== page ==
In a fascinating read, the Ringer’s Robert Mays takes a look at the Los Angeles Rams’ offense, and specifically their use of the 11 personnel grouping (meaning one running back and one tight end)
In 2018, coach Sean McVay’s team used 11 personnel on an astounding 96 percent of its offensive plays. No other team finished higher than 90 percent, and only five used 11 personnel on more than 80 percent of their snaps. That discrepancy is stunning.
By leaving the same package on the field for most of the game, the Rams potentially create more confusion than teams like the New England Patriots, who regularly mix up their personnel groupings to keep defenses on their heels. It’s as if by showing his cards, McVay is holding them close.
As Los Angeles Rams WR Robert Woods says:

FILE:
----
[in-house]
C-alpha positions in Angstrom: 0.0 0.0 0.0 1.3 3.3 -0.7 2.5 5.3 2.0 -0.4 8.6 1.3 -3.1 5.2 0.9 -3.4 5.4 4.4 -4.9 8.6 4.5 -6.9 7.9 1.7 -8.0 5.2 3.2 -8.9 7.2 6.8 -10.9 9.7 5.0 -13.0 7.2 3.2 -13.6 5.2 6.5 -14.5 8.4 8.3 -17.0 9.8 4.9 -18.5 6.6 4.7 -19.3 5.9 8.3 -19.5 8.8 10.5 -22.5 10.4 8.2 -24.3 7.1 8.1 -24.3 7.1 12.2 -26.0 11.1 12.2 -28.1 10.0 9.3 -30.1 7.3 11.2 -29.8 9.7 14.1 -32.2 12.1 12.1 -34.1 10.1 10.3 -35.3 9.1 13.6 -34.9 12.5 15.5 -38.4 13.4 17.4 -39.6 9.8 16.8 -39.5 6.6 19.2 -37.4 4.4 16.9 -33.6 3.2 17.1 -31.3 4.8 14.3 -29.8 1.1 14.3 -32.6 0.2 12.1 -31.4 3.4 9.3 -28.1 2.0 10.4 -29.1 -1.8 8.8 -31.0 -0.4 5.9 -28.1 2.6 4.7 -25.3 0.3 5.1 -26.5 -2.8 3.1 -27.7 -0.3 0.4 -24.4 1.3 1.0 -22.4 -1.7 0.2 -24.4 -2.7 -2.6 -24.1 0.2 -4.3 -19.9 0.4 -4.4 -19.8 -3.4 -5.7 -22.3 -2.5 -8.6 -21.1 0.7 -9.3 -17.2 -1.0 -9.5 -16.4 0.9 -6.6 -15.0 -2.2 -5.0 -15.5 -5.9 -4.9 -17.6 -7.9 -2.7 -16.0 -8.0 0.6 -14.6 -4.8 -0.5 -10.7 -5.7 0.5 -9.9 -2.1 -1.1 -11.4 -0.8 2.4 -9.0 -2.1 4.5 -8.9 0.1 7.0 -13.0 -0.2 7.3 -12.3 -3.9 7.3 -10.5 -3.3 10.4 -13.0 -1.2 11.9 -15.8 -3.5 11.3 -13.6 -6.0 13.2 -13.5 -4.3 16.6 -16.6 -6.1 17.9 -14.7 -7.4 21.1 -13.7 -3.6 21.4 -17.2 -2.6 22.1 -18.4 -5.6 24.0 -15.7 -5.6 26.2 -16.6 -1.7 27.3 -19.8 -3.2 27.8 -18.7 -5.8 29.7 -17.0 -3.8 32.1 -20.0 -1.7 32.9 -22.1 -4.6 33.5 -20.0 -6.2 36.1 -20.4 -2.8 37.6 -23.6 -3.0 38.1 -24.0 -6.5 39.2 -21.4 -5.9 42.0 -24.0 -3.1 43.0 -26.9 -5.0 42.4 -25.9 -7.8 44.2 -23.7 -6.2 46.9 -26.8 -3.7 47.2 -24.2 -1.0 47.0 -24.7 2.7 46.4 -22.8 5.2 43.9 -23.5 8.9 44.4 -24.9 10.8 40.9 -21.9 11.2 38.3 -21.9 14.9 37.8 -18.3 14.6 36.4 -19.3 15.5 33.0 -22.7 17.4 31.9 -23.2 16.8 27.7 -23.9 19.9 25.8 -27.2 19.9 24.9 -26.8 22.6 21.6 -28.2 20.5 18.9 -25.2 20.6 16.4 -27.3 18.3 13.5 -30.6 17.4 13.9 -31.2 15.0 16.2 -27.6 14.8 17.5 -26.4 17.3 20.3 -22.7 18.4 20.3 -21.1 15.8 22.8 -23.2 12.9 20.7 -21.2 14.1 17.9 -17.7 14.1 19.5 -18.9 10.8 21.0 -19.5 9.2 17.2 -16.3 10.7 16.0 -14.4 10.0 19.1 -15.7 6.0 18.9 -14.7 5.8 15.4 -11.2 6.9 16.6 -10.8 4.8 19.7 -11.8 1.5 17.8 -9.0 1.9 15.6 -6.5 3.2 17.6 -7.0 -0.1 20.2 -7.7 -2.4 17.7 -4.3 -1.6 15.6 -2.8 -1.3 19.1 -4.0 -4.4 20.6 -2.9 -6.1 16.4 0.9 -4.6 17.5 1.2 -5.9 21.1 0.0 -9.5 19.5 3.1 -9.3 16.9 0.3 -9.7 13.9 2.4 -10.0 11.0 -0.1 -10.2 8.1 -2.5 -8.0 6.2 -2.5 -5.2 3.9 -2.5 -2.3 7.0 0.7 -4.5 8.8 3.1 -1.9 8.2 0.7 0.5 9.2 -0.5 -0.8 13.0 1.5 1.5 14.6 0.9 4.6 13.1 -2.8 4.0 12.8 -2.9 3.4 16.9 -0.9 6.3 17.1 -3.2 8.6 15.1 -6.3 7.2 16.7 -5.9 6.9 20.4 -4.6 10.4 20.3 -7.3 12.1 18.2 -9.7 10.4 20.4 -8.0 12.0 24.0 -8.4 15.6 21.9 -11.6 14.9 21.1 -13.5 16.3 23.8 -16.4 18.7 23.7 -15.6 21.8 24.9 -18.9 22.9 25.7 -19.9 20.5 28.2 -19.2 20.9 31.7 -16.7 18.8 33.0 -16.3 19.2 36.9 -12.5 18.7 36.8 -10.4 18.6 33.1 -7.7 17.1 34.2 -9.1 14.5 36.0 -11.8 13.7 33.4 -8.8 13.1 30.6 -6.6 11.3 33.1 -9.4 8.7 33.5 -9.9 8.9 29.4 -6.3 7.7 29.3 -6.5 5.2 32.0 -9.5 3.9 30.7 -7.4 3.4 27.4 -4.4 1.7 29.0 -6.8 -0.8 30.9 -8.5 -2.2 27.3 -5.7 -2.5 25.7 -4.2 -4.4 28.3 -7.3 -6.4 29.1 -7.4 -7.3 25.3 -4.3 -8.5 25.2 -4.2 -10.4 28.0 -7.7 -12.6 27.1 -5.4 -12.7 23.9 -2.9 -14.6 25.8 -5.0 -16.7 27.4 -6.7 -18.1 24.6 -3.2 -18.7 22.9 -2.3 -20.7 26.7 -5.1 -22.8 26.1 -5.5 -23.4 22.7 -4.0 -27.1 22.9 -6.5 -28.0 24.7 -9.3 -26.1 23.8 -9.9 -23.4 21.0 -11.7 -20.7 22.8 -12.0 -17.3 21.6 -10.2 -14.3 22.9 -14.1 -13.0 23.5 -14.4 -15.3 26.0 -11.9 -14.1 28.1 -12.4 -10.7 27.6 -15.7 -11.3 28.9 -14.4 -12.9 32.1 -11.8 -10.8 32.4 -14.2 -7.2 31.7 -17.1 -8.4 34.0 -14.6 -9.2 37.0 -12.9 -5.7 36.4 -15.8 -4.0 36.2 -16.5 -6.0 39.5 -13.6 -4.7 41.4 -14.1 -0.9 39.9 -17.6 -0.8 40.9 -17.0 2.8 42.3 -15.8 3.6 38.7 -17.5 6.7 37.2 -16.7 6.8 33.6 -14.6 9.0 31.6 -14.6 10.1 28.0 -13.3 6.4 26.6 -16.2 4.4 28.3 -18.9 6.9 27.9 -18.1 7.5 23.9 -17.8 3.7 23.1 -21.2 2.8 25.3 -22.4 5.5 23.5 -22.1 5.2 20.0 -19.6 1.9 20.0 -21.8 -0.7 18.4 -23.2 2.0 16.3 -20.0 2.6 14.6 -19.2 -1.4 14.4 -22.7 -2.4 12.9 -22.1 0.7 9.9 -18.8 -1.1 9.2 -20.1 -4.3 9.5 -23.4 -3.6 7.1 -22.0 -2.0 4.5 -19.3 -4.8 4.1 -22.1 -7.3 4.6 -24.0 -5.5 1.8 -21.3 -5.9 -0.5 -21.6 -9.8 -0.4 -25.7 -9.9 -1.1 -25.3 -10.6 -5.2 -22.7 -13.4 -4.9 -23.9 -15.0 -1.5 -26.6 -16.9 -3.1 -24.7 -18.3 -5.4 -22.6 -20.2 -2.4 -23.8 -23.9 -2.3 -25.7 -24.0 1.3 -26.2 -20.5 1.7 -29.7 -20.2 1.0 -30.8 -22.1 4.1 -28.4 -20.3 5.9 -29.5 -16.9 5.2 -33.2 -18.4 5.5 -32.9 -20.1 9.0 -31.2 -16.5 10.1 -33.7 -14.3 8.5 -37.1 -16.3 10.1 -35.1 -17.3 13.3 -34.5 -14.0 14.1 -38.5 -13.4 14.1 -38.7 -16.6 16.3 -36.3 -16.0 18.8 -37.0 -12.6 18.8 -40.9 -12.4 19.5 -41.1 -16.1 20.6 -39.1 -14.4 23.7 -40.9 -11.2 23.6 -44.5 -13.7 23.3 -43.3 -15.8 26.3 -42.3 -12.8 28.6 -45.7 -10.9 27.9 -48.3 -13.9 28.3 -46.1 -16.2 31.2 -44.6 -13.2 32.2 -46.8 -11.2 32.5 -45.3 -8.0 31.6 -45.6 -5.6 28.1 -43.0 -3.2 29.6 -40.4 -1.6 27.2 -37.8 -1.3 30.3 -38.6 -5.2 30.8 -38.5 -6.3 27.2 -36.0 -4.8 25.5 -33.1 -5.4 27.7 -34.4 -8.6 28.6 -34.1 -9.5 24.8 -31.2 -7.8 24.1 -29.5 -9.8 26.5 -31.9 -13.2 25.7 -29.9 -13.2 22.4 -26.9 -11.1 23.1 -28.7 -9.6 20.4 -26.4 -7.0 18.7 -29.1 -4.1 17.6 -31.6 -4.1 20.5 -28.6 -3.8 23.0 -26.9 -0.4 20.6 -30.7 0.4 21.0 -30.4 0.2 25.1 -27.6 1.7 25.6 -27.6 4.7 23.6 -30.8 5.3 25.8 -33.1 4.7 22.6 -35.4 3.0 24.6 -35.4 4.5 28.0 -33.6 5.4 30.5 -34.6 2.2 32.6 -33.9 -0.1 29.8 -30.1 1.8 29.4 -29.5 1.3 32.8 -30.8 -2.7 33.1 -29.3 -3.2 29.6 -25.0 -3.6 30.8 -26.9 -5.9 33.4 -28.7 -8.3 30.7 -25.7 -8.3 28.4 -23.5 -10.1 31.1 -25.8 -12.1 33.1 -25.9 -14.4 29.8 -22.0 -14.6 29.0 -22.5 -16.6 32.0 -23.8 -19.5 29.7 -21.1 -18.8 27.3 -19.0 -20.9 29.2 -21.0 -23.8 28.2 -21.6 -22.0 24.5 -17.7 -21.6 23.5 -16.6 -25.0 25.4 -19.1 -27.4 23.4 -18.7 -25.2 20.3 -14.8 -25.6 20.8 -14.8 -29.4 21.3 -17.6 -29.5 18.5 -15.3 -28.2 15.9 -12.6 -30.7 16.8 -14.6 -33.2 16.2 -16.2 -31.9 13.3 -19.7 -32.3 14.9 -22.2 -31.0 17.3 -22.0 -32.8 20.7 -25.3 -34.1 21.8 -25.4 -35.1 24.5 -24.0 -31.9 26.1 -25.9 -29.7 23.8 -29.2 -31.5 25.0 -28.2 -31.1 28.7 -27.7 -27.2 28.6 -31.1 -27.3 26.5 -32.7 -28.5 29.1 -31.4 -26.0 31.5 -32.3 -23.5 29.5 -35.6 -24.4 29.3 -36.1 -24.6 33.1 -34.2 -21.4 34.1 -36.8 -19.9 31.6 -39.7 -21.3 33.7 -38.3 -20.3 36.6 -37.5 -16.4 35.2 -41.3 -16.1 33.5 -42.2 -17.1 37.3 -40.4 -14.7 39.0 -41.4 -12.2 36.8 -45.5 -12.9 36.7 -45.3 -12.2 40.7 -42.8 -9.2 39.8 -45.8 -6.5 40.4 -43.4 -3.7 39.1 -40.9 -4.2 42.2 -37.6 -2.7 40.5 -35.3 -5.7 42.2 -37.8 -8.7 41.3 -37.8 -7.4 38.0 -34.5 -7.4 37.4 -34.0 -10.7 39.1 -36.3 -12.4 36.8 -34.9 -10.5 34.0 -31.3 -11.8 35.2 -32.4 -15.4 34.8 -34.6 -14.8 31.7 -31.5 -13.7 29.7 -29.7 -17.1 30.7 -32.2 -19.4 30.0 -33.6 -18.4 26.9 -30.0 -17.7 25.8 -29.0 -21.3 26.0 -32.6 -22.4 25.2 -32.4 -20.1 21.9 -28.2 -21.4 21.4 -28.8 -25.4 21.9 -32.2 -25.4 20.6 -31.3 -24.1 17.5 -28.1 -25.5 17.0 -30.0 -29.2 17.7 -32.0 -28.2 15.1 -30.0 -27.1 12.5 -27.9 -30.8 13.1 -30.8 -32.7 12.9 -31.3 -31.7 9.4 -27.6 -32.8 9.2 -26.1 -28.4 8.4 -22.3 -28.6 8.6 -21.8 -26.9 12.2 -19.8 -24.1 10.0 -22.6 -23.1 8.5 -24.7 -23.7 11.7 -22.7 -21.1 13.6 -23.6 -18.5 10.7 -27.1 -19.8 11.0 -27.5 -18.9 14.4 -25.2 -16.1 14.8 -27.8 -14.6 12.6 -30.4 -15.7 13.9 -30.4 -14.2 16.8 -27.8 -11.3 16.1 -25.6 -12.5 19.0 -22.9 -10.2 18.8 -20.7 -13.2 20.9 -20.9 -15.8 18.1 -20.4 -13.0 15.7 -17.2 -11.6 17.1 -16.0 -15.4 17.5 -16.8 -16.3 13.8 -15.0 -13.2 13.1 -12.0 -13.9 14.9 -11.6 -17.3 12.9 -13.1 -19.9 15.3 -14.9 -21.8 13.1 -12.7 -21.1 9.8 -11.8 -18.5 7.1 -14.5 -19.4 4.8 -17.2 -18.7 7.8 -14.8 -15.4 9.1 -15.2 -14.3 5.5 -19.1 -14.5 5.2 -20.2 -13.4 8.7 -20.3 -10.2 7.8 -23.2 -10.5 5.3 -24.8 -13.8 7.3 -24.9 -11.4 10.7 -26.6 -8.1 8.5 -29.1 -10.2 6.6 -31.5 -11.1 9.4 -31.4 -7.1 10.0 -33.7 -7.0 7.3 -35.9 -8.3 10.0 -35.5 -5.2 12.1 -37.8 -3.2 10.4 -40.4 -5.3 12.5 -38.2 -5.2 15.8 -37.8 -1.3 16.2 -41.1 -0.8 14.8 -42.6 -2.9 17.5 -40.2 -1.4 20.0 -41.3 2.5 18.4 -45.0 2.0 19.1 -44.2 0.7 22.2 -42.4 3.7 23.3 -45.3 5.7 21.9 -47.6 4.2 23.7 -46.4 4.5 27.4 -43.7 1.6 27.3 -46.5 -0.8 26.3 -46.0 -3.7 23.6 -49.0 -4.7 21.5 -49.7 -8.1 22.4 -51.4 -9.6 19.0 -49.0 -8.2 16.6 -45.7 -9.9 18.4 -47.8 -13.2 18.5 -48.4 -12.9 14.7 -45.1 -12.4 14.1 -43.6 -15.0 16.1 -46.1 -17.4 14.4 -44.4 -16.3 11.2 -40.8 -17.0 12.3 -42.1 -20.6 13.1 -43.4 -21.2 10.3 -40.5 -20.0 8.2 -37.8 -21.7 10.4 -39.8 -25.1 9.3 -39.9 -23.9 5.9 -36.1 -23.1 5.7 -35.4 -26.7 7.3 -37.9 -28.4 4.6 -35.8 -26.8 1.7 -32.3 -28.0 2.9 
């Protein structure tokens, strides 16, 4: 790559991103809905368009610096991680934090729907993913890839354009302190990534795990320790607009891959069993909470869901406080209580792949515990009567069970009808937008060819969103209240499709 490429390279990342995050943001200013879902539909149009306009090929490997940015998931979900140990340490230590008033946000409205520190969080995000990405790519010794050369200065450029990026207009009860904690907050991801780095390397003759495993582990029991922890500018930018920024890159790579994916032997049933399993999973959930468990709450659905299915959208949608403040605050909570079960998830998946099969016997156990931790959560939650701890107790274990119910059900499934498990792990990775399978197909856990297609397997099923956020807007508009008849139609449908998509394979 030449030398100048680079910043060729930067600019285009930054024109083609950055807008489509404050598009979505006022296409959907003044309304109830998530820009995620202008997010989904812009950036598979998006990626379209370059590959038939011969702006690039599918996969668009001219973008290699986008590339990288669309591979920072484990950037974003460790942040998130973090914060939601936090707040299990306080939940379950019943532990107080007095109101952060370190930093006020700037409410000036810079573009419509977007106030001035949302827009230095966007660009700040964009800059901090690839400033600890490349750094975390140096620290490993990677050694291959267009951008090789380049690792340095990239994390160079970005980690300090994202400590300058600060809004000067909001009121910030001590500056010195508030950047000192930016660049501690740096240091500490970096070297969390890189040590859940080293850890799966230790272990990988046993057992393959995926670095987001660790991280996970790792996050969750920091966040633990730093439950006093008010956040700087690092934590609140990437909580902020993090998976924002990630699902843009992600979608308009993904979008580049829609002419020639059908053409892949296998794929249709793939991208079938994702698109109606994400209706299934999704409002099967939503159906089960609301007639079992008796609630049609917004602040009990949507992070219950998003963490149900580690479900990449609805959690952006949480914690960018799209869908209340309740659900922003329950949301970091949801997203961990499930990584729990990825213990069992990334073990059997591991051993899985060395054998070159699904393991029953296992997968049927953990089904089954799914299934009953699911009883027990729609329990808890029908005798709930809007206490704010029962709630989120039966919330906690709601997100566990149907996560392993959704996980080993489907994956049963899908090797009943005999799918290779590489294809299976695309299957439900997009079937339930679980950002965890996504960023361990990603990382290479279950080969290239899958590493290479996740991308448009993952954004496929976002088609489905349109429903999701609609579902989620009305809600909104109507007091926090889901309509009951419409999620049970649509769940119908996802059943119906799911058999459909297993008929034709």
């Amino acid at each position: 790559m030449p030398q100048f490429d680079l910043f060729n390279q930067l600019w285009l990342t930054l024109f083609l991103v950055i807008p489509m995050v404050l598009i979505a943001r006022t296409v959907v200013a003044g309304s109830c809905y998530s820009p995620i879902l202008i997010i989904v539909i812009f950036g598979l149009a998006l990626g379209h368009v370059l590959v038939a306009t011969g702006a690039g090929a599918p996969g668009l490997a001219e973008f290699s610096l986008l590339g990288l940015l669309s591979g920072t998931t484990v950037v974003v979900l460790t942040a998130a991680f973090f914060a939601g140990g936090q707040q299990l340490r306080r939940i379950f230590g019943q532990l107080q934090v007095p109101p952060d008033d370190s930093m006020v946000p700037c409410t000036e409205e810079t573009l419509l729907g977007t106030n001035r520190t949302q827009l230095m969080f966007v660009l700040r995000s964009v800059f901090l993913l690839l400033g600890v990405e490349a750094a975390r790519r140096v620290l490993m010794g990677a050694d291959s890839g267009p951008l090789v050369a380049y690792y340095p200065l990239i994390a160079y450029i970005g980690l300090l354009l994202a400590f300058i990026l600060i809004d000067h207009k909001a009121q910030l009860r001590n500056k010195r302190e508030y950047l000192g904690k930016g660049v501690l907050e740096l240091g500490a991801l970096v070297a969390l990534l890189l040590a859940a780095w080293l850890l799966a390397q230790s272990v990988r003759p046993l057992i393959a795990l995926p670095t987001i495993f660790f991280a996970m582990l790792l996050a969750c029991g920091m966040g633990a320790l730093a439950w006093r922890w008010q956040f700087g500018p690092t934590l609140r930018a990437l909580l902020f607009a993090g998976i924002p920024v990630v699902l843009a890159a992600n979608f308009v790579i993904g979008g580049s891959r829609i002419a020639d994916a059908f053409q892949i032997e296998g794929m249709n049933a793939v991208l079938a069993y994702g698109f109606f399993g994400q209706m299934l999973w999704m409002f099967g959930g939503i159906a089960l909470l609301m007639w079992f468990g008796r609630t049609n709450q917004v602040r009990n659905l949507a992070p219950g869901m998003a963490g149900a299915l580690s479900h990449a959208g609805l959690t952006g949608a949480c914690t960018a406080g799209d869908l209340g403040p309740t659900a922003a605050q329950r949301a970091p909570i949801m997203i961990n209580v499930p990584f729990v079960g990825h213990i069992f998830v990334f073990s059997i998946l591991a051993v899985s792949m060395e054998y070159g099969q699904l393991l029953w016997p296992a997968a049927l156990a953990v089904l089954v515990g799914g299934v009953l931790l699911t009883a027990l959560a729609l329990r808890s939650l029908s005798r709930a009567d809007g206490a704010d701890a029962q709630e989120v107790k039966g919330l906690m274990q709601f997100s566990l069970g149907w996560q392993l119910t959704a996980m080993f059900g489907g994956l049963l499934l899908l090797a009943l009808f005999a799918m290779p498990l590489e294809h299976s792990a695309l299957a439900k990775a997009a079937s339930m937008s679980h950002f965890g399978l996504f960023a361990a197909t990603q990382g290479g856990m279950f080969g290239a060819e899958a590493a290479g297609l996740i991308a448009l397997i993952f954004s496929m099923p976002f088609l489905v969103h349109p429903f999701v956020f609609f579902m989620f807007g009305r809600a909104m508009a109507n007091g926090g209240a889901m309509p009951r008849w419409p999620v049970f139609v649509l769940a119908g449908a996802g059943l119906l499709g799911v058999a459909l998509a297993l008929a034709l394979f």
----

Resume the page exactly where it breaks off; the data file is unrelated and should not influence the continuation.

“We force [the defense] to communicate. They do take away something, but they do give something. … I know that we’re condensed, but they still have to respect every single cut.”
The grouping creates mismatches in the running game as well.
Some opposing teams have attempted to combat the Rams offense by staying in base defense, despite the mismatches that might create in the passing game. By doing this, teams avoid getting locked into a nickel package (featuring three cornerbacks and two linebackers), which would allow Gurley to gash the defense all game long. Gurley faced eight or more men in the box on just 8.2 percent of his carries this season, according to NFL Next Gen Stats; that’s the third-lowest rate in the league, behind 5-foot-6 Bears flash of lightning Tarik Cohen and 200-pound Eagles running back Wendell Smallwood.
The 11 personnel grouping allows the Rams to put the most speed and versatility on the field at the same time. Dress it up with motion, jet sweeps, and plug in explosive playmakers at every position and you have the makings of one of the most dynamic offenses in the NFL.
Y’all ready for this, Cowboys?